And so in our daily lives many of us freely assume our own co-creative powers and honor our own creations by choosing to experience different journeys on the Earth plane. And within the great Creator’s light of which we are all a part and there is only the unity of love, then we might perceive this experience as a matrix in space and time wherein humanity is encouraged to experience and play out every possibility. A new sense of responsible freedom will emerge as we acknowledge the Creator’s respect for the free will decisions of all its creations. And so the choice of the religionist is one journey and the choice of the spiritualist is another. In the Father’s house there are many mansions and the focus and experiences of either journey can be freely chosen for the particular growth possibilities each provides. Neither one journey is better than the other as all paths hold the potential to lead us to the fullness of the Creator’s light and love.

The Buddhist concept of the Middle Path is very consistent with the new spirituality that is emerging today. The following quote by an unknown author sums this up so well. “The middle path is inclusive of the opposites without being controlled by one or the other. It values both - the positive and the negative, the higher and the lower. This new spirituality that is seeking to manifest is a challenge to the consciousness of people who are caught either in the old religious dichotomies, or in reactions to the old style religions. The traditional religious dichotomies describe reality in terms of right and wrong, good and evil, with specific belief systems clearly defining which is which. Those who take the opposite stance of discrediting these views maintain that there are no such objective standards, or at least not in the way they are traditionally defined.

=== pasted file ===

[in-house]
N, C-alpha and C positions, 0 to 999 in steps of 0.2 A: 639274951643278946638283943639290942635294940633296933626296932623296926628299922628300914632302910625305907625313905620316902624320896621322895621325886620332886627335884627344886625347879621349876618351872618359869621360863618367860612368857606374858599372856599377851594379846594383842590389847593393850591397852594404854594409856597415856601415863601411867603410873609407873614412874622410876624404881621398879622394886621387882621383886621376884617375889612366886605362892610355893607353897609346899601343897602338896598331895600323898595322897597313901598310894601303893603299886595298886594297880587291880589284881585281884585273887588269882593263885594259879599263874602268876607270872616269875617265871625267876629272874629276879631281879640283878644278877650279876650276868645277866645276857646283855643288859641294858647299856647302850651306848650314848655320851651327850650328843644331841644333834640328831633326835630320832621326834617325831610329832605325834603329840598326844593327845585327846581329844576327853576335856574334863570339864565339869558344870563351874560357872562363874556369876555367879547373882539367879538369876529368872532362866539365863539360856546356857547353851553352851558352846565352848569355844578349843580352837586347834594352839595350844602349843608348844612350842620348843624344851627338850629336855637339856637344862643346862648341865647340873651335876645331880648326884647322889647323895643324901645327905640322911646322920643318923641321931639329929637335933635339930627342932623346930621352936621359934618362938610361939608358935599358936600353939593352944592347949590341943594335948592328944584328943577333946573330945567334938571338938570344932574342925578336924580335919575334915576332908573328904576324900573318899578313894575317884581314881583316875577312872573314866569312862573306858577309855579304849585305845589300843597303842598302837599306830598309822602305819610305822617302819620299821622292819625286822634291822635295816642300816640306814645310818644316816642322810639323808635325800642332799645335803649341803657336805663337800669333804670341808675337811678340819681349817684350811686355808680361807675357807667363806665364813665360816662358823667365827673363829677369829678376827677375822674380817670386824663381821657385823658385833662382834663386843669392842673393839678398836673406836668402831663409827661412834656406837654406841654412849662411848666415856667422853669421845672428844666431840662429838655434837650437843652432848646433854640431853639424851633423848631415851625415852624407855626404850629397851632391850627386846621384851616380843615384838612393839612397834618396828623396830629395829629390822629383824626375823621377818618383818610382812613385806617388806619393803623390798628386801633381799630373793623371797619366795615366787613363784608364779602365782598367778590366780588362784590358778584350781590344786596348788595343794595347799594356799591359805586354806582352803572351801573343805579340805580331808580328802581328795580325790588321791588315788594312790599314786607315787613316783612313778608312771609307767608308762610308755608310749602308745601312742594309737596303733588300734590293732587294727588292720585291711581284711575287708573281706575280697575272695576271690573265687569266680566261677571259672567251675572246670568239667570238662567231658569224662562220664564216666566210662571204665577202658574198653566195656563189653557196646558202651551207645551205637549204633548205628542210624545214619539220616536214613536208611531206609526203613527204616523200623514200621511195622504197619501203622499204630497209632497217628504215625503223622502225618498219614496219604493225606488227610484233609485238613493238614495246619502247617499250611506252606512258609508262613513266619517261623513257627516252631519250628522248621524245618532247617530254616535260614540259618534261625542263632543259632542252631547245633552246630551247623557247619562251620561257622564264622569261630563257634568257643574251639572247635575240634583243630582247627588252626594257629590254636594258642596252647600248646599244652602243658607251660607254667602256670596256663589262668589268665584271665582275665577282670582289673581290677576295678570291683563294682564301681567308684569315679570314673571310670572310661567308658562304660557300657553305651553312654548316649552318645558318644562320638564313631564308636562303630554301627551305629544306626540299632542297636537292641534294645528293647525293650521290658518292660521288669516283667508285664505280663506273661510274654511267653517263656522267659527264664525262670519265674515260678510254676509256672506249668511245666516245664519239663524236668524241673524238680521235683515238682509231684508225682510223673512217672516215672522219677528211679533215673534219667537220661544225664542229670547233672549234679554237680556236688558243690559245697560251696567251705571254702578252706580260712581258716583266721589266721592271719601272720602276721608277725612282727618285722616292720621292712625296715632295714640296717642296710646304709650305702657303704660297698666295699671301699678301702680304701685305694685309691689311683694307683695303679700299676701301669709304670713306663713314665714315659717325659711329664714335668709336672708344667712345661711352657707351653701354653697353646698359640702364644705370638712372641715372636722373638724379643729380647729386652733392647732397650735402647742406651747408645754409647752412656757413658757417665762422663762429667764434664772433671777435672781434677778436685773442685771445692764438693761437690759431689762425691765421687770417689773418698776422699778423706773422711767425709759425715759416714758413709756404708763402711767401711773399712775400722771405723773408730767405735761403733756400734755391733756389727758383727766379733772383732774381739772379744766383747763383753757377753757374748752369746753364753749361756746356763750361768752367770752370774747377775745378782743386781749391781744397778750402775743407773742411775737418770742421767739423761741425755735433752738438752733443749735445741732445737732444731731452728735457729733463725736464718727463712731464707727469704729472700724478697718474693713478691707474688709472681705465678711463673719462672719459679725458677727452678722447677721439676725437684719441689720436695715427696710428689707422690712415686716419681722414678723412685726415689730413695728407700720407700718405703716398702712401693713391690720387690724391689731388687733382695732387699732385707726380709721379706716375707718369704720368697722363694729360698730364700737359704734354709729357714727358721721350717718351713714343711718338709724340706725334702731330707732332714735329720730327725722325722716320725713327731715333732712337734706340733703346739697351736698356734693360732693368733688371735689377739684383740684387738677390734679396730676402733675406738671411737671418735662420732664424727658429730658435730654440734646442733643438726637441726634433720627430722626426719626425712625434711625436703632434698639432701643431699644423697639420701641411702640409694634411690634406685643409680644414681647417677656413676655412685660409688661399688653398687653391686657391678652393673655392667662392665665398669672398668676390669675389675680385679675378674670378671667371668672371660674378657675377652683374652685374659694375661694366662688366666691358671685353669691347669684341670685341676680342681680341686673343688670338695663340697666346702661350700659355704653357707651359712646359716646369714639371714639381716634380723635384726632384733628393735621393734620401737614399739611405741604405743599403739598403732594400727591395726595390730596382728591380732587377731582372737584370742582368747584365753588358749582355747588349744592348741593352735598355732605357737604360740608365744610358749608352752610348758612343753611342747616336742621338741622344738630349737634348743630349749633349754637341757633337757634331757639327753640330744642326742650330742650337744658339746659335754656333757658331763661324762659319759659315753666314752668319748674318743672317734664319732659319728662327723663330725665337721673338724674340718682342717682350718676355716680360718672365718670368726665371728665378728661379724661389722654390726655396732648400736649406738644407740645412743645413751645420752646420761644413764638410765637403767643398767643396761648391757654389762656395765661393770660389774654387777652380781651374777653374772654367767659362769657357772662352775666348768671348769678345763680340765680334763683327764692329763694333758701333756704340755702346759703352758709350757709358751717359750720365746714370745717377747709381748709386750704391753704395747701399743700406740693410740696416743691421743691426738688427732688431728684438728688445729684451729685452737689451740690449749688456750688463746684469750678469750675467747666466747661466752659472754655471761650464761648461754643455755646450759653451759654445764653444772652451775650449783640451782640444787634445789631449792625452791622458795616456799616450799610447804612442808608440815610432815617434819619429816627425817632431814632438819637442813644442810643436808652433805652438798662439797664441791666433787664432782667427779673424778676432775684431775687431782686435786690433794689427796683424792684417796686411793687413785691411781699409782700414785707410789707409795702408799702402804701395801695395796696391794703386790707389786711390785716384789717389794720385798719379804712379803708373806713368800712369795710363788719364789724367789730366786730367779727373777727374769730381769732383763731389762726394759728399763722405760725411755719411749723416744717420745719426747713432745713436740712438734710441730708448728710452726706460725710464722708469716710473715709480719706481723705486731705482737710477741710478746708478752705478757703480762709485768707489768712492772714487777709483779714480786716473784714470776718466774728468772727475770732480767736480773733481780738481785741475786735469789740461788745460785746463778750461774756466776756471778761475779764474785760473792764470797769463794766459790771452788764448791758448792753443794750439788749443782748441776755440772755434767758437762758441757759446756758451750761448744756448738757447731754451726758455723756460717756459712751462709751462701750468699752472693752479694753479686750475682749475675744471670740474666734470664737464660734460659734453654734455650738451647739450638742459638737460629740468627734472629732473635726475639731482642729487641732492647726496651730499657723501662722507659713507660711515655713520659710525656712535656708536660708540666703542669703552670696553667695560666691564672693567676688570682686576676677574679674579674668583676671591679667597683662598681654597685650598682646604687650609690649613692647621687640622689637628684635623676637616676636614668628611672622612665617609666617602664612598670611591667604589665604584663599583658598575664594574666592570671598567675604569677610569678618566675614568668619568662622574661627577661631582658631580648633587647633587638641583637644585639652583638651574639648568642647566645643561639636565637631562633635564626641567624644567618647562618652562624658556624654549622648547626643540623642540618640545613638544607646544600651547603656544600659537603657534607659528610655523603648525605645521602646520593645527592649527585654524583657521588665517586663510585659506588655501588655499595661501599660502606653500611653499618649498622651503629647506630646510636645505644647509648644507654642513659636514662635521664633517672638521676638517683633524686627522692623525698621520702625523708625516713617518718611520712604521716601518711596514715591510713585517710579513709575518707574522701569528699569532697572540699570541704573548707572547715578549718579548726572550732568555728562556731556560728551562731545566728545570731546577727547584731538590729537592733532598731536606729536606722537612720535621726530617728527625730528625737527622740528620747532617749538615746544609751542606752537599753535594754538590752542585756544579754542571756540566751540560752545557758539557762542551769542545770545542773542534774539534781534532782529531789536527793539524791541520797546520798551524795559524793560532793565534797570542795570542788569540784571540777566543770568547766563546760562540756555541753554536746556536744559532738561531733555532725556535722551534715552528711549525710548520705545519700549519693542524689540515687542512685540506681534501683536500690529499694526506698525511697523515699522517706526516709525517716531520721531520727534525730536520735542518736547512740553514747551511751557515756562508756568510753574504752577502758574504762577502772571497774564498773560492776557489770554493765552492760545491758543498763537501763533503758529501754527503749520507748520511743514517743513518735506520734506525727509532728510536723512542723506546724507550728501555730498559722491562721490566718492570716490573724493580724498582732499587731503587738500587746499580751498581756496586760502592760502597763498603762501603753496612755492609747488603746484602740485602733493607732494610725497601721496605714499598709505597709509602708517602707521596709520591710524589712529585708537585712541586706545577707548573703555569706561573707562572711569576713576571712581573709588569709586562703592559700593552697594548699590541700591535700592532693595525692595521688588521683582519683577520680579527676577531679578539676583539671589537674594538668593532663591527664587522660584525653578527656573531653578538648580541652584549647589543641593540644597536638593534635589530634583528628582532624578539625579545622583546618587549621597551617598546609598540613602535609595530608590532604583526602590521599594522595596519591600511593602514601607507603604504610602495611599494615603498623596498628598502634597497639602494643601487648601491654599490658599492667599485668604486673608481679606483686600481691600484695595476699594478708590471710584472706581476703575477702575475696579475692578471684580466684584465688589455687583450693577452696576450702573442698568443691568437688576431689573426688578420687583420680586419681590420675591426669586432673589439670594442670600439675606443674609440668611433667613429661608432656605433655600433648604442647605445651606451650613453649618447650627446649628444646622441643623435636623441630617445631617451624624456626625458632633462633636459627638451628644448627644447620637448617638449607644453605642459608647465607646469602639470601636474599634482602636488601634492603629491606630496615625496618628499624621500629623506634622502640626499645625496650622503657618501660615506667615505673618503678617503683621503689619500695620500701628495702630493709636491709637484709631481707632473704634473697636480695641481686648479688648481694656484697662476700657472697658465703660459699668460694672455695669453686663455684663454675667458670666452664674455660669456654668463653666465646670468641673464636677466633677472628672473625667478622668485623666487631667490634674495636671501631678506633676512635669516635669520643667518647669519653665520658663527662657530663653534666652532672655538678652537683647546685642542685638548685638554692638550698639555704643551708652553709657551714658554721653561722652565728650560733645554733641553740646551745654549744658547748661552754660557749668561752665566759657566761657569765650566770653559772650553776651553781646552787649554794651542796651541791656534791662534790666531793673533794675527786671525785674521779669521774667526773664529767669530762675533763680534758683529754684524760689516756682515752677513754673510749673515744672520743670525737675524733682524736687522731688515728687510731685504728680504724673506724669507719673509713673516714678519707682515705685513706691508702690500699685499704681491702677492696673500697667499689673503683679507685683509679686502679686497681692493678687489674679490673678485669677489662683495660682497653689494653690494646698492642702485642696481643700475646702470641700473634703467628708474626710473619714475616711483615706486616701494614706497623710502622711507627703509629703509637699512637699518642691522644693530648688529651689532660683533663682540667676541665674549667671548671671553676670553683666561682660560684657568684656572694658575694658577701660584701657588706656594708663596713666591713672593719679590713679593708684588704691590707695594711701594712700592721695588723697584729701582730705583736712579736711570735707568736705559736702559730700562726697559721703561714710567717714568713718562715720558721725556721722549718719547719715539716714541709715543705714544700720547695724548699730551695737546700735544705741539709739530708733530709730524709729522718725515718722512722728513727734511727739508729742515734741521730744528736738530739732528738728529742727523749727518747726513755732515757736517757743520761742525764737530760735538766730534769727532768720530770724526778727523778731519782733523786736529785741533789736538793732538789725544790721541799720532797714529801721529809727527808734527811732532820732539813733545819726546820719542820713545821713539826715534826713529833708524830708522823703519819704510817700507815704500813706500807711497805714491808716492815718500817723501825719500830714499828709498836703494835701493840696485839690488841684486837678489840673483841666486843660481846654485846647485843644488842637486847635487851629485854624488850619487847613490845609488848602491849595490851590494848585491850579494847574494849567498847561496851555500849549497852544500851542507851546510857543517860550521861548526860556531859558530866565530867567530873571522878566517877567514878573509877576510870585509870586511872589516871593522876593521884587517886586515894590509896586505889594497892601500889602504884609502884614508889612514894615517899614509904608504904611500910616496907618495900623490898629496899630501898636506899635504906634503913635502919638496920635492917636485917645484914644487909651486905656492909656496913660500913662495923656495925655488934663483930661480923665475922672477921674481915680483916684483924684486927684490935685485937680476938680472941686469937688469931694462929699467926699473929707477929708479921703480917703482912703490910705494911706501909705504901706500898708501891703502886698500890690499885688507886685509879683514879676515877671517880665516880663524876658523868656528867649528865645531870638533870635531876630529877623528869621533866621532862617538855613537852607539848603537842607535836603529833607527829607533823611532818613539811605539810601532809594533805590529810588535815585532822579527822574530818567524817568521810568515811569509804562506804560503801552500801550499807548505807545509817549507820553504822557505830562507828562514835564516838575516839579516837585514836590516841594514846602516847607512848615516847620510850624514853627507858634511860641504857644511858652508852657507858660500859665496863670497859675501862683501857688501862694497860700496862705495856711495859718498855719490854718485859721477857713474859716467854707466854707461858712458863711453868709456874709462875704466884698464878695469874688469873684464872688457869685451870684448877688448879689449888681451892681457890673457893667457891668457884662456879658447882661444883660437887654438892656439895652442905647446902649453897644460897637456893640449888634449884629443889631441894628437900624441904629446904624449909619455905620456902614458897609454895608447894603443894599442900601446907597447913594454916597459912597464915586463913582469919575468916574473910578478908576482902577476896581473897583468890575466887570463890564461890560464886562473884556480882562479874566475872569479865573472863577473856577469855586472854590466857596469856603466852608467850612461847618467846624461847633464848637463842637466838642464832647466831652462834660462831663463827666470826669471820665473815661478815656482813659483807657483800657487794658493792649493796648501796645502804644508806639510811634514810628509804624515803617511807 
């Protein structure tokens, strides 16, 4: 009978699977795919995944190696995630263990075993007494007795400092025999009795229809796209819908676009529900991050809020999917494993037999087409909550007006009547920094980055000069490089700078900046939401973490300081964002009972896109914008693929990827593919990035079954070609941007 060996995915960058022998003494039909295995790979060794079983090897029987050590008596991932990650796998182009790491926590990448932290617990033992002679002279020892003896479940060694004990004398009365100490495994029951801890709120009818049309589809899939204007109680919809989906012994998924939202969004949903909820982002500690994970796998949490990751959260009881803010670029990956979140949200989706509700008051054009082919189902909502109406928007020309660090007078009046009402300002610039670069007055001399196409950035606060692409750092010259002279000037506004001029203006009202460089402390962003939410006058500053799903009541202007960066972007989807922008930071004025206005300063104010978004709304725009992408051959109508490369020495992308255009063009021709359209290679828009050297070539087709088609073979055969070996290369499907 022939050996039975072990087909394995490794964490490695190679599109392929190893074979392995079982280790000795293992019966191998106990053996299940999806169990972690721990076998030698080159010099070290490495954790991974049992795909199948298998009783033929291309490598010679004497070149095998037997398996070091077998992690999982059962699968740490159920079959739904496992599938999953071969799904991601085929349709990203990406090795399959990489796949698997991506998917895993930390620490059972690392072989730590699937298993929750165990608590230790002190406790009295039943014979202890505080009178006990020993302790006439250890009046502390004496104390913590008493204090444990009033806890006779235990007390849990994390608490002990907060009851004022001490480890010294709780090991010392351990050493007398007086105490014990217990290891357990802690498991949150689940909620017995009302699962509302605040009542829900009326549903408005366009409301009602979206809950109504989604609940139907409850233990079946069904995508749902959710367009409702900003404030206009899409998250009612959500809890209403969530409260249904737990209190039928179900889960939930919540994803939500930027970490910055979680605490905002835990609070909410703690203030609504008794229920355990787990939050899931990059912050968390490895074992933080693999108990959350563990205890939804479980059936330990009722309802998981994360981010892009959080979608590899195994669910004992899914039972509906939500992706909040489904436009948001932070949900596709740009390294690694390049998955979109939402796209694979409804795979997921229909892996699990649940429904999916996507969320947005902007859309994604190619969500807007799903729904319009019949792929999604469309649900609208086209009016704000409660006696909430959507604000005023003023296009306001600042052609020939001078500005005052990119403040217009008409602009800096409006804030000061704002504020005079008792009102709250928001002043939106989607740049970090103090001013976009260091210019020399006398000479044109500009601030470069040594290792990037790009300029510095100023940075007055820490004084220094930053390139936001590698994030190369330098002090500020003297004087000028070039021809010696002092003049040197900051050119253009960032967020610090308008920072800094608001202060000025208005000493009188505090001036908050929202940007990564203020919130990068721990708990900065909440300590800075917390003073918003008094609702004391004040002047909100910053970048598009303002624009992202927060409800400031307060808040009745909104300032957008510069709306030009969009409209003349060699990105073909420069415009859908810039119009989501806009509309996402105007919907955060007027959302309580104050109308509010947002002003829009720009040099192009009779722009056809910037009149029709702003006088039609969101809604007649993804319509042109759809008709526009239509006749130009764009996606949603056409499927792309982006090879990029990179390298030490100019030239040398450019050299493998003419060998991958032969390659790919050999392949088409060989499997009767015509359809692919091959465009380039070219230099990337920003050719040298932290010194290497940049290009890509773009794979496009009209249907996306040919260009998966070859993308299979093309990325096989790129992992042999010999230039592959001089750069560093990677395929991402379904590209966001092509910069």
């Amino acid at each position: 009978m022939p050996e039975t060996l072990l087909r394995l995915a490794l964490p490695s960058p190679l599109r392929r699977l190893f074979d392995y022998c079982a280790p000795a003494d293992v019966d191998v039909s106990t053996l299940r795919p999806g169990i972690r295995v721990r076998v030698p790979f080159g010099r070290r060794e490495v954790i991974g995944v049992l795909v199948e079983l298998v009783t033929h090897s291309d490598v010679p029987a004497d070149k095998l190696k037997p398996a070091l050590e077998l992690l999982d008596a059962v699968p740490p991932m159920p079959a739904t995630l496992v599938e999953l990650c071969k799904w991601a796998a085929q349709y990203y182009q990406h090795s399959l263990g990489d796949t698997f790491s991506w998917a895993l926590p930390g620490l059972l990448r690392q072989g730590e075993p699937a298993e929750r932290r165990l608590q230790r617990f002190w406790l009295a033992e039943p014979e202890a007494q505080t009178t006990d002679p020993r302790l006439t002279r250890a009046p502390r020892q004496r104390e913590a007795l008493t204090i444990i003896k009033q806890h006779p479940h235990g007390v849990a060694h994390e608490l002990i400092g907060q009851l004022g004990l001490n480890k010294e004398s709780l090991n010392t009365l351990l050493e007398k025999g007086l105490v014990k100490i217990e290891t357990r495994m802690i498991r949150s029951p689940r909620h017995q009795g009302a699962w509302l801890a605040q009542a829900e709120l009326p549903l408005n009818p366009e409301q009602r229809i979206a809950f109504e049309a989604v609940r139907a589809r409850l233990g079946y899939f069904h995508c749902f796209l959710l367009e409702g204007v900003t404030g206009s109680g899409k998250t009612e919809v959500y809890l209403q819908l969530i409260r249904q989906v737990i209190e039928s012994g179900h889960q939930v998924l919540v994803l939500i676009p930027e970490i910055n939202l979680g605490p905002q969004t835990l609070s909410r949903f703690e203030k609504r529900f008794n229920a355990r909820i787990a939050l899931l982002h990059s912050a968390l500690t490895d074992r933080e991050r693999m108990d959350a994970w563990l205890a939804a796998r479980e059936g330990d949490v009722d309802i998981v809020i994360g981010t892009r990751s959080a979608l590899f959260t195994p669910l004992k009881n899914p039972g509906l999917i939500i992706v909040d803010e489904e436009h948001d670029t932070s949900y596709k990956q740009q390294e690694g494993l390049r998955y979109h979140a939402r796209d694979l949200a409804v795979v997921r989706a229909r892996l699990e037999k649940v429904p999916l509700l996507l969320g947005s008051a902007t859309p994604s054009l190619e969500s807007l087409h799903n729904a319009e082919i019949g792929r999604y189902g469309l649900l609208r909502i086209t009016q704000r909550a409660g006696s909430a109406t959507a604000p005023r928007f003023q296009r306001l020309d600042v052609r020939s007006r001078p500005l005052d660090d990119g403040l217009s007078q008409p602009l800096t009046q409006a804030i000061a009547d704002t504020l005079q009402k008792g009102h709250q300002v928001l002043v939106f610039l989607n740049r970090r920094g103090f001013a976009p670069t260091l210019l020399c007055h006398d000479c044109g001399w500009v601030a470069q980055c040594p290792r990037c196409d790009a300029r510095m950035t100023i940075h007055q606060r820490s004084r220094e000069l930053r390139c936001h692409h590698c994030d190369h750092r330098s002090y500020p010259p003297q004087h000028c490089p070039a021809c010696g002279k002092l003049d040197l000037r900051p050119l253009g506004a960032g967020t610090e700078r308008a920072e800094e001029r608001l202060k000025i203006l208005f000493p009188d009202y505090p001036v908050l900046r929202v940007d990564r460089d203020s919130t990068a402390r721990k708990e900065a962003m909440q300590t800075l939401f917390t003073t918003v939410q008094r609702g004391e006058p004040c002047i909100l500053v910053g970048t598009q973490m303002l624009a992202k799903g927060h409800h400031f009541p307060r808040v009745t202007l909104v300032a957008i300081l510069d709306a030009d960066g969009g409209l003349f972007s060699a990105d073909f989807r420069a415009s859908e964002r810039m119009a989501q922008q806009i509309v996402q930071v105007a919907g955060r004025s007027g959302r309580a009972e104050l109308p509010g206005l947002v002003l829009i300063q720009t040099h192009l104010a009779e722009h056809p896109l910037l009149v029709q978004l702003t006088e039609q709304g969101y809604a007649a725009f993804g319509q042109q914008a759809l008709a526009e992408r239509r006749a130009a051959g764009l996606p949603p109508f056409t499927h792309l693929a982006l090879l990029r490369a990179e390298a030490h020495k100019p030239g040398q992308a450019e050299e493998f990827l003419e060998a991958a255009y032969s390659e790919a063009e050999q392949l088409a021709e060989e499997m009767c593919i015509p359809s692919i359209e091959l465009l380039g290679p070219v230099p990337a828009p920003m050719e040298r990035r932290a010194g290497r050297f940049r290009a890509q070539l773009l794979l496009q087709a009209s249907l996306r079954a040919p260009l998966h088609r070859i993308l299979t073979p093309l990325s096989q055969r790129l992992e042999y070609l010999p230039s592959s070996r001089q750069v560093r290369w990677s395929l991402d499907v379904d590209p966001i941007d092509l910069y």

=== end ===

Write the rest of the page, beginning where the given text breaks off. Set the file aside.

Instead the new spirituality avoids any judging of opposites and finds value in all expressions of life. It understands that whatever exists is part of the whole, and therefore is meaningful in terms of potential learning for us humans. Much of what people see as wrong or evil is a great challenge to our selfishness and ignorance, urging us toward compassion and understanding. It is not a matter of identifying what is wrong and trying to eradicate it, but to discover what the lessons are and learn from them. The so-called negative side of life exists as a means of teaching us what we would not otherwise be challenged to learn. And if we learn what we are challenged to learn, the negative no longer needs to be present for its purpose has been served. Through our learning we are then capable of expanding our consciousness and being of greater service to others. Thus the middle path is the valuing of all things, all people and all experiences as a useful and even necessary part of the wholeness of life.”

Mary Mageau, the author of this article, hosts a free monthly e-newsletter called "Insights". If you would like to subscribe, just send an email to containing your name and email adress.